Take modulus signs inside the sum, using the triangle inequality, and you end up having to estimate

$|p_n(z,h)| = | ((z+h)^n – z^n)/h – nz^{n-1} |$,

for each positive integer n.

Now, trick (1): by the Binomial Theorem, this is a polynomial in z and h with POSITIVE coefficients, so it is less than the same polynomial but with |z| and |h| instead of z and h, i.e. $|p_n(z,h)| \leq p_n(|z|, |h|)$.

Now trick (2): you can hit it with the Mean Value Theorem (twice!); or if you prefer with Taylor’s Theorem with remainder; or if you fancy your algebraic skills, come up with a direct calculus-free estimate [which must be possible, but I haven’t thought about it].

The rest of the details are easy [and fun?!] to fill in, showing that this does indeed tend to zero as |h| tends to zero [which actually follows from the same term-by-term differentiation result applied to g(z): the formal power series for g'(z) does also converge absolutely, and you take out a factor of |h|. This is trick (3). But, we really do need absolute convergence here.]

I’d be surprised and also interested if this could be simplified much further; the Mean Value Theorem must be “algebraically removable” in the special case of polynomials (an exercise for the reader…). Of course we don’t even need the full Mean Value Theorem, an inequality up to a constant would do here if it is easier.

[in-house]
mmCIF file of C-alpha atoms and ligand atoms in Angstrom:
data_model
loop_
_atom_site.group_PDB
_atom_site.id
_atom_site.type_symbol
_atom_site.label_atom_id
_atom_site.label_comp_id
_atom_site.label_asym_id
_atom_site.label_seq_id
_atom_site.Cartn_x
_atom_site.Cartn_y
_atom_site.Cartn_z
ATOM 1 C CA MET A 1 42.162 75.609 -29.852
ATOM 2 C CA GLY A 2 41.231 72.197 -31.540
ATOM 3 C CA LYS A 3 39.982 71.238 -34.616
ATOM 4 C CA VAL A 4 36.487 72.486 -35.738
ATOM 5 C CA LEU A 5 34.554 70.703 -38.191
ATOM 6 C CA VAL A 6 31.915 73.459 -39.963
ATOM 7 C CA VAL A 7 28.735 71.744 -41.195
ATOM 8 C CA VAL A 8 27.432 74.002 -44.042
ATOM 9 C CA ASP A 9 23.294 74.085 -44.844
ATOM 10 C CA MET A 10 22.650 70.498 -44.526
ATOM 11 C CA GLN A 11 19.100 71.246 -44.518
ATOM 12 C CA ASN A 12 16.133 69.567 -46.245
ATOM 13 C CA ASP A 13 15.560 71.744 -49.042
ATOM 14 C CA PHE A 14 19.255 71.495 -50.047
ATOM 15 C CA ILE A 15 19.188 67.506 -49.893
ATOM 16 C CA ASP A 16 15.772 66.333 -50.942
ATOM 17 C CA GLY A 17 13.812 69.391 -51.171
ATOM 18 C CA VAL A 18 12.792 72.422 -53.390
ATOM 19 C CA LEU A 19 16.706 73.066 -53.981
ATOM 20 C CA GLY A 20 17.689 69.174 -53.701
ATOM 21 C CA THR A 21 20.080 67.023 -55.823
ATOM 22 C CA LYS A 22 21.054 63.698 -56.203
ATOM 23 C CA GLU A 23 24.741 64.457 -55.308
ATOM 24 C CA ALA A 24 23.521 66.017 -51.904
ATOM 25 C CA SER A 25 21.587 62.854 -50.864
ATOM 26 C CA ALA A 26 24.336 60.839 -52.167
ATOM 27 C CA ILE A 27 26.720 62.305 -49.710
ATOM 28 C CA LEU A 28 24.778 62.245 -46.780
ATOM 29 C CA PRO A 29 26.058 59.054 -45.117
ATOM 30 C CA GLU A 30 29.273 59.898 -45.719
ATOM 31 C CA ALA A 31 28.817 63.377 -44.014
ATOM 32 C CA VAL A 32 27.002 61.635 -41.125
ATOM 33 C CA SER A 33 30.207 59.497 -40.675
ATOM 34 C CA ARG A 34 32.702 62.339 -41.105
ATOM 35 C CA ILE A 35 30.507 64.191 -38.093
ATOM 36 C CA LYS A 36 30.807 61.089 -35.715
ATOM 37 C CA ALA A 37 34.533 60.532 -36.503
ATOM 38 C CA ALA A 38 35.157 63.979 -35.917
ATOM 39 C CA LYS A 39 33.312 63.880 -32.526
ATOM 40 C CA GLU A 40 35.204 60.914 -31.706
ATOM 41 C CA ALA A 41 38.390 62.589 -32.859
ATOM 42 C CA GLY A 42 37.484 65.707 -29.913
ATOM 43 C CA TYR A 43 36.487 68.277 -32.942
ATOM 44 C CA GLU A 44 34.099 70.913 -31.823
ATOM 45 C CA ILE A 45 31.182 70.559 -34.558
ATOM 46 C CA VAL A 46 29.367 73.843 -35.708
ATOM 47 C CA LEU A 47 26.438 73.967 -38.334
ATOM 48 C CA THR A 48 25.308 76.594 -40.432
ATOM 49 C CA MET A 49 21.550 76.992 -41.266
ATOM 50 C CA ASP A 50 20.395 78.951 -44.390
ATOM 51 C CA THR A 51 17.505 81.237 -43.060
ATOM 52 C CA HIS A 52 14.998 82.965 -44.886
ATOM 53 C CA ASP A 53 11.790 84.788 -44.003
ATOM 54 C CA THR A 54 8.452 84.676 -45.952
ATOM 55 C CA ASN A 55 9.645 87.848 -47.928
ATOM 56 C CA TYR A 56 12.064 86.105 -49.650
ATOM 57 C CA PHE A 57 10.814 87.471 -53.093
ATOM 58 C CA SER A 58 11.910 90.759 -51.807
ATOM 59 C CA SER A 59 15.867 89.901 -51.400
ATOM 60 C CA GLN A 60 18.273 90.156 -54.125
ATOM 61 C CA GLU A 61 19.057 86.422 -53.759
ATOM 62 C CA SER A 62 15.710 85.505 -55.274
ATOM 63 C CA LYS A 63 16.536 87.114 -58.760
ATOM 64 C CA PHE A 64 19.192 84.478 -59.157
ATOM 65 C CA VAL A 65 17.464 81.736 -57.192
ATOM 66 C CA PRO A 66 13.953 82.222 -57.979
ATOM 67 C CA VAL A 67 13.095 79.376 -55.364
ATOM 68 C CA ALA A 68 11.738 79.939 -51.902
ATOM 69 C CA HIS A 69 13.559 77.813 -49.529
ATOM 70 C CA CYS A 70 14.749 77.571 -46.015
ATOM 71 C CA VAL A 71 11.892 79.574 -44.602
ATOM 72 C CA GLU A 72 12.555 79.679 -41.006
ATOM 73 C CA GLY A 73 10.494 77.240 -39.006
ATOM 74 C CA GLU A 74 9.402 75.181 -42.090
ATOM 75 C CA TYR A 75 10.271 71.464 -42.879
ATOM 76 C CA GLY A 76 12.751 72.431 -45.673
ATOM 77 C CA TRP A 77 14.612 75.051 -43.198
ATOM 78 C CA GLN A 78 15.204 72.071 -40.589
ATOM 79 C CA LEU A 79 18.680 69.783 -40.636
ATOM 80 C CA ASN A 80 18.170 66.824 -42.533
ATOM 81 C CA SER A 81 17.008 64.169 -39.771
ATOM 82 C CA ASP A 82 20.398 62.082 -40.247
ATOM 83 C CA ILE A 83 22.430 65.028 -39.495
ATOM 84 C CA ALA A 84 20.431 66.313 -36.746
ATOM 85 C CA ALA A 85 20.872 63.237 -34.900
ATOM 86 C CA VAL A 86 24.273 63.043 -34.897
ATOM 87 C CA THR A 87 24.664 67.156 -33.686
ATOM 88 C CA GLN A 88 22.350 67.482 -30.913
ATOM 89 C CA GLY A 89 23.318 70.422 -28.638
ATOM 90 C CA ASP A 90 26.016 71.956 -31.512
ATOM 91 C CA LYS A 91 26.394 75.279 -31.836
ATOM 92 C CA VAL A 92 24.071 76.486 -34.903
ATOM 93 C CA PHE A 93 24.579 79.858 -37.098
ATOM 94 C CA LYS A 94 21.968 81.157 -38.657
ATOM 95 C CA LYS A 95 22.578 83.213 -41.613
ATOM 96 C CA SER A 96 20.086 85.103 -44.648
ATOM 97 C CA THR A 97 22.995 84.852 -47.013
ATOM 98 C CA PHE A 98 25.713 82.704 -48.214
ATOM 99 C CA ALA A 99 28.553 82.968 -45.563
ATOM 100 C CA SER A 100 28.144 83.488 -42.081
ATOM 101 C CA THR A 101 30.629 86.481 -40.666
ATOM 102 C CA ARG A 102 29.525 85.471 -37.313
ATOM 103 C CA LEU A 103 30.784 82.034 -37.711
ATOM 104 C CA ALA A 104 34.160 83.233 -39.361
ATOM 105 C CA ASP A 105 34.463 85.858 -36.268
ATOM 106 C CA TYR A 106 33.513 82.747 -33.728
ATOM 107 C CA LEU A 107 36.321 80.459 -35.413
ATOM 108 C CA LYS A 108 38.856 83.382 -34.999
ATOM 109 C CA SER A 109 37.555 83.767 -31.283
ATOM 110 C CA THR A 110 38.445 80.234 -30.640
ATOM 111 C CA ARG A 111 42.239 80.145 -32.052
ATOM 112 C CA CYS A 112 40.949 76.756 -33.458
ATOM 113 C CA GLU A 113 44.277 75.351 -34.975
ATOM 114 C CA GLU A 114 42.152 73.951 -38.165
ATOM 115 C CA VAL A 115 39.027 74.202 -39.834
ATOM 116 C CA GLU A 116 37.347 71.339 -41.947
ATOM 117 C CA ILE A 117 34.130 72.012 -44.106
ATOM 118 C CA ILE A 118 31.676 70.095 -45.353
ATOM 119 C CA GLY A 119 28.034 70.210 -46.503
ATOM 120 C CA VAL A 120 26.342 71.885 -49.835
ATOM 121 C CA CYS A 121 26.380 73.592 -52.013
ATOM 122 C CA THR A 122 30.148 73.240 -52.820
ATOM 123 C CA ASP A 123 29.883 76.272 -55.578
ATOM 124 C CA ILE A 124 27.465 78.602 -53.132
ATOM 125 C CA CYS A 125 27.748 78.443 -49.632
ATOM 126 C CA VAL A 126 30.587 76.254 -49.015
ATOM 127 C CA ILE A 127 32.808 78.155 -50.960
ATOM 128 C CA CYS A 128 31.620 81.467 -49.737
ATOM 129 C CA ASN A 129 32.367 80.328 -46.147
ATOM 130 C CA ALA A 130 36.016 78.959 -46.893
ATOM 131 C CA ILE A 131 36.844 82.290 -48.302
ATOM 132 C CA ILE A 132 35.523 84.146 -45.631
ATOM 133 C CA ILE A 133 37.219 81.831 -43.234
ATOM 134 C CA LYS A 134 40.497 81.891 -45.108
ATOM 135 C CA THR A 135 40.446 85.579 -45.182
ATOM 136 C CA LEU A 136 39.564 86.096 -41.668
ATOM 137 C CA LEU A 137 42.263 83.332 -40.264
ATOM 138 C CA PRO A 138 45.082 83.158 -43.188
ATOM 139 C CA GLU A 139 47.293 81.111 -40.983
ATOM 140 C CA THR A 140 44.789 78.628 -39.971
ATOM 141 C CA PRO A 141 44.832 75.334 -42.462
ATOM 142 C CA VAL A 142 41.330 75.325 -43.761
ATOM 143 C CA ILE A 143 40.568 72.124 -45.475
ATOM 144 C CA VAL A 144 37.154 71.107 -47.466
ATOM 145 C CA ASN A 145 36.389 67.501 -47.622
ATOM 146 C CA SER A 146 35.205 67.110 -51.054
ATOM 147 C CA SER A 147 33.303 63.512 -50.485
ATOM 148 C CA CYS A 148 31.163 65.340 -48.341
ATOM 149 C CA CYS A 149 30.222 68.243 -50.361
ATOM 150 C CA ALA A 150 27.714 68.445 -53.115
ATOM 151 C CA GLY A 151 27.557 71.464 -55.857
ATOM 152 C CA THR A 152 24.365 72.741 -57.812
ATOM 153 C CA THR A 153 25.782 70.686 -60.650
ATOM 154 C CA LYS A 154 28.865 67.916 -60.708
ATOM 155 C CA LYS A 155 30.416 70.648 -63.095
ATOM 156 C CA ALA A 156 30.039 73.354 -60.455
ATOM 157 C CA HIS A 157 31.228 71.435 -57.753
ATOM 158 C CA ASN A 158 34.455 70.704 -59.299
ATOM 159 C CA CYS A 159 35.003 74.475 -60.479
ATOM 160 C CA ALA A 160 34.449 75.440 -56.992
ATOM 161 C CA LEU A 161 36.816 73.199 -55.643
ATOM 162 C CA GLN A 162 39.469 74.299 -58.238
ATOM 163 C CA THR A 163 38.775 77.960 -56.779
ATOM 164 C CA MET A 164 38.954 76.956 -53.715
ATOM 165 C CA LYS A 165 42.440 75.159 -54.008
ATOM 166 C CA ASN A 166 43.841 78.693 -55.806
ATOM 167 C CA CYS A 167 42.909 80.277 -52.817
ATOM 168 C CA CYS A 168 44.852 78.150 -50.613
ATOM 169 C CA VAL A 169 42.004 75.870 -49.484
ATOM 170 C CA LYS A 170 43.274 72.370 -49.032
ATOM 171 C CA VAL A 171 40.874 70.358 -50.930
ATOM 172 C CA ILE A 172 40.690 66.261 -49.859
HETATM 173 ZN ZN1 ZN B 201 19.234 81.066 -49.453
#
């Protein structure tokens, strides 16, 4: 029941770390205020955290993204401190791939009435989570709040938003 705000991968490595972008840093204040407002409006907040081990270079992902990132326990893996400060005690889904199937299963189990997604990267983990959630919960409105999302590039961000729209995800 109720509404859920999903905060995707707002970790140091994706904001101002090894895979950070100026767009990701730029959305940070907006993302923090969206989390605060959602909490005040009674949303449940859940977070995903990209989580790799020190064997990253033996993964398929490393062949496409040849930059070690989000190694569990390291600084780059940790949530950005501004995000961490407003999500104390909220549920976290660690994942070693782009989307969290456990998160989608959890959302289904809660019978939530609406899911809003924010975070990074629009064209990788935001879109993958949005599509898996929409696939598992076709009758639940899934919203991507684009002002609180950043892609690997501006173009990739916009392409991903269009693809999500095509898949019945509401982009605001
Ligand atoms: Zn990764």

…hi again, sorry the TeX didn’t seem to work in my last comment. The following also came to mind, although it seems decidedly less “cool” than the other proof to me; but the method [instead of differentiating term-by-term, try integrating the formal derivative term-by-term!] is useful in many other contexts so is maybe worth mentioning.

If you don’t like the Mean Value Theorem, another way is to show that f(z+h)-f(z) is a line integral of g, for z fixed and |h| sufficiently small as before, by integrating g term-by-term [from z to z+h] and use the nice convergence properties of the power series (uniformly absolute convergence). This works very well if you are only doing real variables. For complex variables, it is a bit more tricky, but I think it still works without needing any general Cauchy’s Theorem for analytic functions; you only need to evaluate the line integral of polynomials, which can even be directly proved just with real variables, real/imaginary parts, and basic calculus, although it would be messy!